Last Updated: 2017-11-23 07:39:39 UTC
by Xavier Mertens (Version: 1)
In a previous diary, I presented a dashboard that I’m using to keep track of the DNS traffic on my networks. Tracking malicious domains is useful but what if you could, in a certain way, “predict” the upcoming domains that will be used to host phishing pages? Being a step ahead of the attackers is always good, right? Thanks to the CertStream service (provided by Cali Dog Security), you have access to a real-time certificate transparency log update stream. Briefly, Certificate Transparency helps to protect against threats that make use of bad certificates.
By reading the CertStream feed, it is possible to become aware of newly created or renewed certificates. If the feed can be watched in real-time from the website, it is much more convenient to interface it with another monitoring tool. A classic example is Python. You can easily watch the stream with the Python module 'certstream':
$ pip install certstream $ certstream [INFO:root] 2017-11-22 19:14:49,927 - Connection established to CertStream! Listening for events... [2017-11-22T19:14:40.060376] ct.googleapis.com/pilot - 99designsolution.com [2017-11-22T19:14:40.066228] ct.googleapis.com/pilot - sni52607.cloudflaressl.com [2017-11-22T19:14:40.071942] ct.googleapis.com/pilot - 98entrepreneurs.com [2017-11-22T19:14:40.077284] ct.googleapis.com/pilot - sni52607.cloudflaressl.com [2017-11-22T19:14:40.082900] ct.googleapis.com/pilot - 99people.com [2017-11-22T19:14:40.086780] ct.googleapis.com/pilot - www.9980t.com [2017-11-22T19:14:40.090466] ct.googleapis.com/pilot - 98wellstreet-brighton.com [2017-11-22T19:14:40.094337] ct.googleapis.com/pilot - 8bitcyclops.com [2017-11-22T19:14:40.097591] ct.googleapis.com/pilot - 9barrecordings.com ^C
You will immediately see that the raw feed is completely useless due to the huge amount of operations on certificates performed by seconds. How to detect only “useful” domains? I found on GitHub an interesting project based on same feed: phishing_catcher. The purpose is the same as the official 'certstream' command but domain names are checked against different criteria to help in computing a score to estimate if the domain is suspicious or not. Some examples:
It also checks for a list of suspicious new TLD’s like .party, .cc, .top, .tech, etc.
Note that a weight of +10 is added if the certificate has been issued by Let’s Encrypt!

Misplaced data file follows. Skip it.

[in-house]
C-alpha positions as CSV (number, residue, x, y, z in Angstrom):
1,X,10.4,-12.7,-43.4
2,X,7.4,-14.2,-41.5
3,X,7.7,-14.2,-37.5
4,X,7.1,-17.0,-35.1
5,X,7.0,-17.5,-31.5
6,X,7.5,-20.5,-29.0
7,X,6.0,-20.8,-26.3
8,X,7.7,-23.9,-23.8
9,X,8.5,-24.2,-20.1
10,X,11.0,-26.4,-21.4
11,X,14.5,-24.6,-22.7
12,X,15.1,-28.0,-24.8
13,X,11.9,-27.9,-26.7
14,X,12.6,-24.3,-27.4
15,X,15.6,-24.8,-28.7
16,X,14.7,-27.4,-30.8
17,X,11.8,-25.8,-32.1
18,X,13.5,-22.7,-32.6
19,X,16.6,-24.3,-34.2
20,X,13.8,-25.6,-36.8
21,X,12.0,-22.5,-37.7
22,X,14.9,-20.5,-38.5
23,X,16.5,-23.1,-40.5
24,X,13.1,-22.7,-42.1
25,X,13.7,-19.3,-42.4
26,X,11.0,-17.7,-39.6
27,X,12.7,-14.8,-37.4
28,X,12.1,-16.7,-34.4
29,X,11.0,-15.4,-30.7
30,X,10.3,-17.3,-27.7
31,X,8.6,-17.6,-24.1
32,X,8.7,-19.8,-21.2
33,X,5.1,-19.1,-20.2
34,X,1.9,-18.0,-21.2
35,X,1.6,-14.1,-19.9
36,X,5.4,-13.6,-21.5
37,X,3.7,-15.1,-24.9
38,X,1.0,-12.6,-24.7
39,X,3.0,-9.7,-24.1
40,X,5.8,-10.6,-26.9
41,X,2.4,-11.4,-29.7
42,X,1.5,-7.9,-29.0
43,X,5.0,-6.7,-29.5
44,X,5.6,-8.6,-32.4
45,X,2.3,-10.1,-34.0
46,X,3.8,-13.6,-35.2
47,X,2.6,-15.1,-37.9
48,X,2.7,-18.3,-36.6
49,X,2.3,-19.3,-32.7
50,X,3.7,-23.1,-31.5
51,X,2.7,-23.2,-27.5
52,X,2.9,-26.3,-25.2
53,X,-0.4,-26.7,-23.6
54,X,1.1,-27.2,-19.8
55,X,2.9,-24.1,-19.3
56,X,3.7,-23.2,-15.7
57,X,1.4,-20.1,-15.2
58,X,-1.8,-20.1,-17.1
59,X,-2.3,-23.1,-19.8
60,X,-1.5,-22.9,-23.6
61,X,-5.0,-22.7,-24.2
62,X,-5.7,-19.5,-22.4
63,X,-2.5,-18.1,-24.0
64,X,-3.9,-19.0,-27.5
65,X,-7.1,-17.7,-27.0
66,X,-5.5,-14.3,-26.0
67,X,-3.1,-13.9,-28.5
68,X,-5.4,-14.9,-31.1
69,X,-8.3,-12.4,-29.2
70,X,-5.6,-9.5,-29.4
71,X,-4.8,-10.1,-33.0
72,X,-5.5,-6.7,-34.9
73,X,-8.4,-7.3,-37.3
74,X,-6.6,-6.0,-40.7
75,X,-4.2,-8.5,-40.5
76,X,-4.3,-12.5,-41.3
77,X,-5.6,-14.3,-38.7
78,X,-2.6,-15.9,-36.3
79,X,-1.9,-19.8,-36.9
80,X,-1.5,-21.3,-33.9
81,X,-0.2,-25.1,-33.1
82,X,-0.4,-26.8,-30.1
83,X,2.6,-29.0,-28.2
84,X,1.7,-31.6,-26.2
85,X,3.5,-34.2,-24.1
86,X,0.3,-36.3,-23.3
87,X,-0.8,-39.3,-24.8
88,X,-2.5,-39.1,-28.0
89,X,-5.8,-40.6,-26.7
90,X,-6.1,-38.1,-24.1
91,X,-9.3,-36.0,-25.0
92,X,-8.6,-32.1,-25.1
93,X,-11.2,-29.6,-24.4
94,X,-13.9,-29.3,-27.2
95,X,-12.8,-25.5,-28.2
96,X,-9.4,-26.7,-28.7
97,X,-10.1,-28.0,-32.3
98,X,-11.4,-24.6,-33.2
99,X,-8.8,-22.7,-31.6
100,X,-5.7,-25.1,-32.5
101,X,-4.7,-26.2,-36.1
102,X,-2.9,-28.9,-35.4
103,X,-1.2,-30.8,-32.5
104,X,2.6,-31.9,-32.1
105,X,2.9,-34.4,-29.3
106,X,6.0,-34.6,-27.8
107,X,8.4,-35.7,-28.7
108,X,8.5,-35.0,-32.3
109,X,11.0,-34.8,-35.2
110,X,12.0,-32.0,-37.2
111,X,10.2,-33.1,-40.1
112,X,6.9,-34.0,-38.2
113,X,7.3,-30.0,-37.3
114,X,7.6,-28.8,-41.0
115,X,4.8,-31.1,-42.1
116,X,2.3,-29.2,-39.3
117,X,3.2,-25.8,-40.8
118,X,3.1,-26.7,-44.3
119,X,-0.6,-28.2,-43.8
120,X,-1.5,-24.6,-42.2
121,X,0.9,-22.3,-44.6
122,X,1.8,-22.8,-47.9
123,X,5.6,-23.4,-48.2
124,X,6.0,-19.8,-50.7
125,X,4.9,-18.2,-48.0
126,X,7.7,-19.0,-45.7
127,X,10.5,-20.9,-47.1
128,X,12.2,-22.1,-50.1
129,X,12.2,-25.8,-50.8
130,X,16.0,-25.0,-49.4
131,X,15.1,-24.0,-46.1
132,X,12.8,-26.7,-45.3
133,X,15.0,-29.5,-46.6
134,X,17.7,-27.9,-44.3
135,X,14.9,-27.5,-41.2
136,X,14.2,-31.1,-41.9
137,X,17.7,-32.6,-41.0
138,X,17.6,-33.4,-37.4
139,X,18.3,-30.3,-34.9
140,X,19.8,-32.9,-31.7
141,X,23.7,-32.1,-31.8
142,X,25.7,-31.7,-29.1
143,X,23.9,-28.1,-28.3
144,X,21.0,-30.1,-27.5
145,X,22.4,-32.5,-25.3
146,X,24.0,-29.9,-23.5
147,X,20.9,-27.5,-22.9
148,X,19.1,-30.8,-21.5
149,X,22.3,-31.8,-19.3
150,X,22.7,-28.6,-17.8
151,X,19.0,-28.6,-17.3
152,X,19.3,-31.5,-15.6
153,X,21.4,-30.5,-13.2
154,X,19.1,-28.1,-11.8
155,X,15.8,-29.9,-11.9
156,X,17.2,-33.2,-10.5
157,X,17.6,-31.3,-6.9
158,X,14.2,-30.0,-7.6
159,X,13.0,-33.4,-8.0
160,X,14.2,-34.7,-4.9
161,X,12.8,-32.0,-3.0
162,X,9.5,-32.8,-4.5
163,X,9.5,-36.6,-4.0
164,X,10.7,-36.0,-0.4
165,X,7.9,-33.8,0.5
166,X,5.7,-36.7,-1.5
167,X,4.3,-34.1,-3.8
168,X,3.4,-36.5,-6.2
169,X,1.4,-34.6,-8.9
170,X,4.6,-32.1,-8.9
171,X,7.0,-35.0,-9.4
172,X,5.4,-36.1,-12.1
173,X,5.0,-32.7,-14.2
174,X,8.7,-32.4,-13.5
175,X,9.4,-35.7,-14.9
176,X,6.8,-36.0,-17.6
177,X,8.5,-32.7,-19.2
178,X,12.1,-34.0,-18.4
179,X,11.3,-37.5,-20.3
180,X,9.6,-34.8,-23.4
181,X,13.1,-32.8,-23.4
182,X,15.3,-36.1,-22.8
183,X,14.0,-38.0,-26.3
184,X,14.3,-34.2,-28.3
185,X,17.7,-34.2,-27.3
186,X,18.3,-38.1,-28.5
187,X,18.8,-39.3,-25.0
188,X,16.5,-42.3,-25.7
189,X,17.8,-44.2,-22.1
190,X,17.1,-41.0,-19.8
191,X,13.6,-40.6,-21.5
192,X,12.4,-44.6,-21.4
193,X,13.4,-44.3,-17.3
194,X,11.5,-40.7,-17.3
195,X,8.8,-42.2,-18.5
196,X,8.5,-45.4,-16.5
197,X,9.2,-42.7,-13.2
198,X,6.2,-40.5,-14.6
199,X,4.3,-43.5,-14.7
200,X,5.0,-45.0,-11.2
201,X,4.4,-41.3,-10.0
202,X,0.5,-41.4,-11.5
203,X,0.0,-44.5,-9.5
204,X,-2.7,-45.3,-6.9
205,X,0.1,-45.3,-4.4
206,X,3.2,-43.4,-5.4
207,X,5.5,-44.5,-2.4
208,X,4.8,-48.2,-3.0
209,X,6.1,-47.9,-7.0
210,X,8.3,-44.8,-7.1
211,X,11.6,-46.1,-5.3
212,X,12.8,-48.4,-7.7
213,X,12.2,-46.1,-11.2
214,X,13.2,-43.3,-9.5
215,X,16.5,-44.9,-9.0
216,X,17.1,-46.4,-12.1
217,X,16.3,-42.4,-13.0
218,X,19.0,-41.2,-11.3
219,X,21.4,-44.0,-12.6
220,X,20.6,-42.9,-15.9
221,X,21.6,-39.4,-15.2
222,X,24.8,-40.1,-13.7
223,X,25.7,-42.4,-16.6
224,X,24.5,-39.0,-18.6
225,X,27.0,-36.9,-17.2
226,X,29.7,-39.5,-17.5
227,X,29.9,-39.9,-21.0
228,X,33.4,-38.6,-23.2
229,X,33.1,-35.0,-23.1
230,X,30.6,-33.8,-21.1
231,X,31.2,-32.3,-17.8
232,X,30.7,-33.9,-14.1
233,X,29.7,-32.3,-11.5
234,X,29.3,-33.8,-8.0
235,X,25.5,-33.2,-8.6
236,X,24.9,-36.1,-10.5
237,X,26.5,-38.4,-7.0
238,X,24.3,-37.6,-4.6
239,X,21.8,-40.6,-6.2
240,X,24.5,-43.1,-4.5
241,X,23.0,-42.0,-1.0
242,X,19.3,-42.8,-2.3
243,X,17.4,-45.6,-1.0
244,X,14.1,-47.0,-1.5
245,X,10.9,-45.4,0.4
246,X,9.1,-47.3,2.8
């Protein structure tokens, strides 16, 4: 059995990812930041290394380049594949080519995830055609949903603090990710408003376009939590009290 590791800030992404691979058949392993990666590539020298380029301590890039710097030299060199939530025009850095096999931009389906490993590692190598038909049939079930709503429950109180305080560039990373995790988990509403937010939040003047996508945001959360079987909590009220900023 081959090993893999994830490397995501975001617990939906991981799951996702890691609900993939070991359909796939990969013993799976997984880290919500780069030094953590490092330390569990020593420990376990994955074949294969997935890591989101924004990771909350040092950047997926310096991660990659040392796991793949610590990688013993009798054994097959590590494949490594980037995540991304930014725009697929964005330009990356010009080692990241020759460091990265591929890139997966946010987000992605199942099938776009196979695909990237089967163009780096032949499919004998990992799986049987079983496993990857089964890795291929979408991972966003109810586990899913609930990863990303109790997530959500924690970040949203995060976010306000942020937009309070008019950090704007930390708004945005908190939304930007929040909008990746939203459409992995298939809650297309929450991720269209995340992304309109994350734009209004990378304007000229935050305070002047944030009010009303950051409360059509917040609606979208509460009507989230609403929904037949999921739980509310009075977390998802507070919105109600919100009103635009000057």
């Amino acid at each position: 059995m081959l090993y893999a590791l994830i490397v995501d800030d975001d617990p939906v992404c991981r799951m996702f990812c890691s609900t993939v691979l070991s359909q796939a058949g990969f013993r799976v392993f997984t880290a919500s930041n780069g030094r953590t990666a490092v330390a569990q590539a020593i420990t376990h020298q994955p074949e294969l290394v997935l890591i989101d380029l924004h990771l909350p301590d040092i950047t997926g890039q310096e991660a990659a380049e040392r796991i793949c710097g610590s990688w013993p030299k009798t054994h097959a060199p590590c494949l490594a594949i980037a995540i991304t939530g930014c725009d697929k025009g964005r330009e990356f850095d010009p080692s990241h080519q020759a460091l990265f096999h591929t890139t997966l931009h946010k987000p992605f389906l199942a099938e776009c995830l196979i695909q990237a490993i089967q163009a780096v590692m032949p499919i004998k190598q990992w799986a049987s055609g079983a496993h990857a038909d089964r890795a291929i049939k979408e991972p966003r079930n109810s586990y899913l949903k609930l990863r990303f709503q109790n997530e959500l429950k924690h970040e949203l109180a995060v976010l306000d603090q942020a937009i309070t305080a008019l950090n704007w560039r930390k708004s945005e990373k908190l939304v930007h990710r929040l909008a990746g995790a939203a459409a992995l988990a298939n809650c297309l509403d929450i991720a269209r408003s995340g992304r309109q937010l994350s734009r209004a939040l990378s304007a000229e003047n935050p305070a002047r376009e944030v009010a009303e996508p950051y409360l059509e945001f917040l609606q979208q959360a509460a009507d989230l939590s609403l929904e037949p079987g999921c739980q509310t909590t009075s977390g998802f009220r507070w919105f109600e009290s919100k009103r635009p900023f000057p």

The final score is flagged as follow:
Let’s have a look at some domains that I tested yesterday:
It is also possible to detect upcoming campaigns based on similar domains that have their certificate created or renewed in a short period of time:
appleid.apple.com.appsecure.software www.appleid.apple.com.appsecure.software appleid.apple.com.appdatasecure.report www.appleid.apple.com.appdatasecure.report www.appleid.apple.com.appsecure.site appleid.apple.com.checkdata.report www.appleid.apple.com.checkdata.report appleid.apple.com.checkdata.site www.appleid.apple.com.checkdata.site appleid.apple.com.datacheck.site www.appleid.apple.com.datacheck.site
Ok, how to use it in a simple but effective way? Phishing_catcher can be quickly installed in a Docker container:
FROM ubuntu:latest MAINTAINER Xavier Mertens <firstname.lastname@example.org> RUN apt-get update && \ apt-get install -y git python3-pip python3-selenium chromium-chromedriver python3-pil && \ rm -rf /var/lib/apt/lists/* WORKDIR /opt RUN git clone https://github.com/x0rz/phishing_catcher.git WORKDIR /opt/phishing_catcher RUN pip3 install -r requirements.txt WORKDIR /opt/phishing_catcher ENTRYPOINT ["python3", "./catch_phishing.py”]
If you’re a big organization which is often targeted with phishing kits, I recommend you to modify the 'suspicious.py' file and add your own domains and/or keywords!
The final step is of course to use the list of domains (ex: the last 5000 entries or captured for the last x hours and correlated with your logs:
index=securityonion source="/nsm/bro/spool/manager/dns.log" [|inputlookup phishing_catcher.csv] | stats count by qclass,src_ip | table src_ip,qclass, count | sort 10 -count
Xavier Mertens (@xme)
ISC Handler - Freelance Security Consultant